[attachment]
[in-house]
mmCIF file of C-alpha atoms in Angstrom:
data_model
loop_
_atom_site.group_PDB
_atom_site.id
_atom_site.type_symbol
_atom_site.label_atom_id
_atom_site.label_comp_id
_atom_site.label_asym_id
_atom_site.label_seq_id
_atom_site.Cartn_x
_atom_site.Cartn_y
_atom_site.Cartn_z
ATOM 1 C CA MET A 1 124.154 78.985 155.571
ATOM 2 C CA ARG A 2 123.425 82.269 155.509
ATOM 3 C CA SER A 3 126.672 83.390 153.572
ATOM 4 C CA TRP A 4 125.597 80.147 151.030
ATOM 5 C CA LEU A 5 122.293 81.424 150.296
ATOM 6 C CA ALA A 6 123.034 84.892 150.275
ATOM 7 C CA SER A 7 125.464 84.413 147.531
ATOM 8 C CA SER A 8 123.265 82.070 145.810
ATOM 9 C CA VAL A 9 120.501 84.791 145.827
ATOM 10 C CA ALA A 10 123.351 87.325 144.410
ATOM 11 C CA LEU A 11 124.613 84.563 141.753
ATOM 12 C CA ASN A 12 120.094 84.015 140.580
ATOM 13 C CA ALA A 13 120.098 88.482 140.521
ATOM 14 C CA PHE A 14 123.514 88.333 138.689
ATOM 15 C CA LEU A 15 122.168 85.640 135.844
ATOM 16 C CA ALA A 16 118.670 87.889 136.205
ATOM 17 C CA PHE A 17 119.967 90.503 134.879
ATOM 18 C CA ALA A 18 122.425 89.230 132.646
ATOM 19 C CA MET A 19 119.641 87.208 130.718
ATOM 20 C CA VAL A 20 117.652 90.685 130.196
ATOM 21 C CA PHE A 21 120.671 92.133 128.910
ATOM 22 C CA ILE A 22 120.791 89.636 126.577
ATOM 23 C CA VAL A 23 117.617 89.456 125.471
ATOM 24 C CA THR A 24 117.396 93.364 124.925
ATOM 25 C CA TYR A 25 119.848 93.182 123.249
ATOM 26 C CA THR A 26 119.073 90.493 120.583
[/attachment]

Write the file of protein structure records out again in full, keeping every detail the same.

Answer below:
[in-house]
mmCIF file of C-alpha atoms in Angstrom:
data_model
loop_
_atom_site.group_PDB
_atom_site.id
_atom_site.type_symbol
_atom_site.label_atom_id
_atom_site.label_comp_id
_atom_site.label_asym_id
_atom_site.label_seq_id
_atom_site.Cartn_x
_atom_site.Cartn_y
_atom_site.Cartn_z
ATOM 1 C CA MET A 1 124.154 78.985 155.571
ATOM 2 C CA ARG A 2 123.425 82.269 155.509
ATOM 3 C CA SER A 3 126.672 83.390 153.572
ATOM 4 C CA TRP A 4 125.597 80.147 151.030
ATOM 5 C CA LEU A 5 122.293 81.424 150.296
ATOM 6 C CA ALA A 6 123.034 84.892 150.275
ATOM 7 C CA SER A 7 125.464 84.413 147.531
ATOM 8 C CA SER A 8 123.265 82.070 145.810
ATOM 9 C CA VAL A 9 120.501 84.791 145.827
ATOM 10 C CA ALA A 10 123.351 87.325 144.410
ATOM 11 C CA LEU A 11 124.613 84.563 141.753
ATOM 12 C CA ASN A 12 120.094 84.015 140.580
ATOM 13 C CA ALA A 13 120.098 88.482 140.521
ATOM 14 C CA PHE A 14 123.514 88.333 138.689
ATOM 15 C CA LEU A 15 122.168 85.640 135.844
ATOM 16 C CA ALA A 16 118.670 87.889 136.205
ATOM 17 C CA PHE A 17 119.967 90.503 134.879
ATOM 18 C CA ALA A 18 122.425 89.230 132.646
ATOM 19 C CA MET A 19 119.641 87.208 130.718
ATOM 20 C CA VAL A 20 117.652 90.685 130.196
ATOM 21 C CA PHE A 21 120.671 92.133 128.910
ATOM 22 C CA ILE A 22 120.791 89.636 126.577
ATOM 23 C CA VAL A 23 117.617 89.456 125.471
ATOM 24 C CA THR A 24 117.396 93.364 124.925
ATOM 25 C CA TYR A 25 119.848 93.182 123.249
ATOM 26 C CA THR A 26 119.073 90.493 120.583